Trustee Laurence Quinn noted that Cuomo appoints LIPA's trustees, a 15-member board which currently has five vacancies," he said. "I'm sort of interested to see how well he separated himself from the LIPA fiasco considering he's the one responsible for many of the trustees sitting on that board," he added.

LIPA defended its storm response and vow to continue working around the clock until all customers are restored. Many in Garden City were without power for an average of eight days, others 12 to 13 days, while some are still out as of 3 p.m. Tuesday.

In the midst of all the chaos, LIPA Chief Operating Officer Michael Hervey resigned, effective the end of 2012.

TELL US: Do you think LIPA was solely to blame? Let us know in the comments section below.
Steve F November 20, 2012 at 06:41 PM
No, I dont think LIPA was solely to blame. I think its unacceptable for the Village of GC to know this storm was coming for a full week and yet not be prepared. Having a special meeting to procure contractors the Friday after the storm is unacceptable. Having sections of a neighborhood completely cut off from emergency responders for days until the neighbors chainsawed the 2 trees cutting off the block is unacceptable. LIPA can't make repairs until the trees are cleared. I called as a first responder that could not get off my block and was told crews would be out asap so I could get off my block and respond to emergency calls, yet no one ever came.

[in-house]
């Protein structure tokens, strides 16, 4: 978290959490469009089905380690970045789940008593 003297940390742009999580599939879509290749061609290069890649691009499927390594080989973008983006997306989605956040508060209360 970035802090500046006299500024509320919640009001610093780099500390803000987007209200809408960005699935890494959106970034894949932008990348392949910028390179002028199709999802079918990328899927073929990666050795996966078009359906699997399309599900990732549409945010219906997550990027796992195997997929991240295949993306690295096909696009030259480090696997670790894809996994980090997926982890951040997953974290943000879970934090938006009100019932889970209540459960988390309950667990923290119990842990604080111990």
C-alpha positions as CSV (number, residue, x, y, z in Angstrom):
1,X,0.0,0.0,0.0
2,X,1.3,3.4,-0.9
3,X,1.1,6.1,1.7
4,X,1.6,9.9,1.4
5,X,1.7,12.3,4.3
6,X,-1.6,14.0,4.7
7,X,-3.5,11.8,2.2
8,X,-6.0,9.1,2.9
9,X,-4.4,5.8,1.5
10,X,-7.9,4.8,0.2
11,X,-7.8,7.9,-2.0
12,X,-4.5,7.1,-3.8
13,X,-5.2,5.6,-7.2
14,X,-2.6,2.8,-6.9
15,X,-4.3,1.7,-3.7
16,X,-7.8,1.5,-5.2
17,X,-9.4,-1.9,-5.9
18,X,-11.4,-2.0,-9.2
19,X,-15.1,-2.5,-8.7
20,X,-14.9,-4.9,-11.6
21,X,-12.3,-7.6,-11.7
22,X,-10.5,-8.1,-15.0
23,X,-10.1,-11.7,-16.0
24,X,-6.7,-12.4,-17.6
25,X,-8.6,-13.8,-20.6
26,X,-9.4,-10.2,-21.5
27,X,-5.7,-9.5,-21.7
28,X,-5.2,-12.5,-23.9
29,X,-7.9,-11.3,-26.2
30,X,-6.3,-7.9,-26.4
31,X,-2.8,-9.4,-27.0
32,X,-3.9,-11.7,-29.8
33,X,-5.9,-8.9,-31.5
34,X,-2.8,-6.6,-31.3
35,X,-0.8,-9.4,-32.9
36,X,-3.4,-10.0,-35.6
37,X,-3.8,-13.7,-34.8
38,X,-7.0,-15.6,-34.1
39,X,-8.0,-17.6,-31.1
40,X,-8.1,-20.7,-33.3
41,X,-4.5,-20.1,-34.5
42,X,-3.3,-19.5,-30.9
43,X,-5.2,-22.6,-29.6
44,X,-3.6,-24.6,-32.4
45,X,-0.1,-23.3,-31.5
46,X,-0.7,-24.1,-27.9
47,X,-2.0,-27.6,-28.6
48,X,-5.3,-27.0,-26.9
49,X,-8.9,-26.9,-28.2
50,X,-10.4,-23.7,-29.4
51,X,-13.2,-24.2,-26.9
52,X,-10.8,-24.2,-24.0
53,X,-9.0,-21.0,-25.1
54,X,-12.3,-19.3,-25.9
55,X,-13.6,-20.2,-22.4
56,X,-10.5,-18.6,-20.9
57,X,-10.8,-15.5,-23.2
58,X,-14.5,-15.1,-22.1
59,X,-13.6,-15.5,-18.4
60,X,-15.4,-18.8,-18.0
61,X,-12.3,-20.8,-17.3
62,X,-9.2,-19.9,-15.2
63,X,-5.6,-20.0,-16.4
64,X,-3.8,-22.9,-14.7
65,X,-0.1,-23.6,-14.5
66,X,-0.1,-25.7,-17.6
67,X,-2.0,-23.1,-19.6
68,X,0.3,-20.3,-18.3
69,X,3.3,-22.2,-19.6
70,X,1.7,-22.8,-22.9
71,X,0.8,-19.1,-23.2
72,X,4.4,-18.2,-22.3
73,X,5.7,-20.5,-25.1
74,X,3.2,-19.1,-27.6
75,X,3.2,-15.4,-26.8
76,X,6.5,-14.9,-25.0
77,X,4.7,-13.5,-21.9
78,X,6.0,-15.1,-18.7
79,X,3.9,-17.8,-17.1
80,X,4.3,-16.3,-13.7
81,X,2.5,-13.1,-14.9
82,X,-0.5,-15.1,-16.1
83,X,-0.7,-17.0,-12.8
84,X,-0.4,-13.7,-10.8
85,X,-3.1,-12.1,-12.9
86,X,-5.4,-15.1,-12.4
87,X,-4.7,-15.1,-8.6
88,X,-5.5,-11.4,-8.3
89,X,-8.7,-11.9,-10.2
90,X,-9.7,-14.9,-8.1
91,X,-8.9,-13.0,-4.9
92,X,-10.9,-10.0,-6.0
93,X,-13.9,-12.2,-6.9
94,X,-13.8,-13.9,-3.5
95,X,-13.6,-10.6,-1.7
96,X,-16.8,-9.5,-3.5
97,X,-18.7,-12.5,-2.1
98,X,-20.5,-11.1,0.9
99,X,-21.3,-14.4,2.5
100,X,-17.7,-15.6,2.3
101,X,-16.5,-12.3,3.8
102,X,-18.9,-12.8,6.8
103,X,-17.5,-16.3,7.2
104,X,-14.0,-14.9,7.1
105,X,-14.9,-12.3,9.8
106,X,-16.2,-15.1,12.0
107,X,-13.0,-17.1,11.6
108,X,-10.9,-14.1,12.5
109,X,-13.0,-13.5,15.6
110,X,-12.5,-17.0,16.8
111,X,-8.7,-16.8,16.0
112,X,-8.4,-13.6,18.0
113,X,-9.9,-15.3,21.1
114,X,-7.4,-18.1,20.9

Daniel Malito November 20, 2012 at 07:22 PM
I have to say I am losing faith in our Mayor if he thinks LIPA is not to blame. They spent no time at all preparing for the storm. It's been documented. In addition, they bungled the after-storm chain of command, prepared and provided no places for the visiting crews to stay, and made it hard for non-union workers to help. This has all been documented. LIPA is not at fault for the damage, but they are CERTAINLY at fault for not preparing for and responding well to the storm. Just because it's a bandwagon doesn't mean it isn't true.
Jack O'Niel November 21, 2012 at 10:15 AM
Funny how the Mayor is feeling this way now... http://gardencity.patch.com/groups/opinion/p/mayor-no-words-to-express-my-frustration-with-lipas-management Just another political move that puts him at odds with the Trustees from the East because you know he can't ever agree with them on anything.
Jeffrey R. Notarbartolo November 21, 2012 at 11:06 AM
What disturbs me most about LIPA's conduct is their reaction to the storm and the needs of its customers. Yes, It was a huge storm and certainly some of us would have been affected even with the best preparation that LIPA could muster. But that's not the point. LIPA failed to treat its customers with any respect or compassion. They were silent, when they should have provided regular and detailed updates as to their progress. Instead, it seems to me that they just "thumbed their nose" at all of us. They could have taken some cues from our County Executive Ed Mangano, would was giving regular updates through radio news outlets.